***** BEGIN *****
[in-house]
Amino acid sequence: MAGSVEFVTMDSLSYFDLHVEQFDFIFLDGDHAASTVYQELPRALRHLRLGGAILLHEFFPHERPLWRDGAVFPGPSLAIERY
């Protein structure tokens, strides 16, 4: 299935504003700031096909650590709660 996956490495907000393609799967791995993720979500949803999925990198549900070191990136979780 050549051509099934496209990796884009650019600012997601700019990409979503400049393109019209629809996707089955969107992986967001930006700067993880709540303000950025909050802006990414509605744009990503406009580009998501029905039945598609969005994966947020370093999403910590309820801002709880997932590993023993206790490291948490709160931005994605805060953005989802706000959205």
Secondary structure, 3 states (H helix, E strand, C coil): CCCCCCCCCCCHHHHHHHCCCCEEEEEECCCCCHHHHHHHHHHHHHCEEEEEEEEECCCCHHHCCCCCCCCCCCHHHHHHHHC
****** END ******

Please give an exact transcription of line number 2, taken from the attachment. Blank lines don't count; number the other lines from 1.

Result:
Amino acid sequence: MAGSVEFVTMDSLSYFDLHVEQFDFIFLDGDHAASTVYQELPRALRHLRLGGAILLHEFFPHERPLWRDGAVFPGPSLAIERY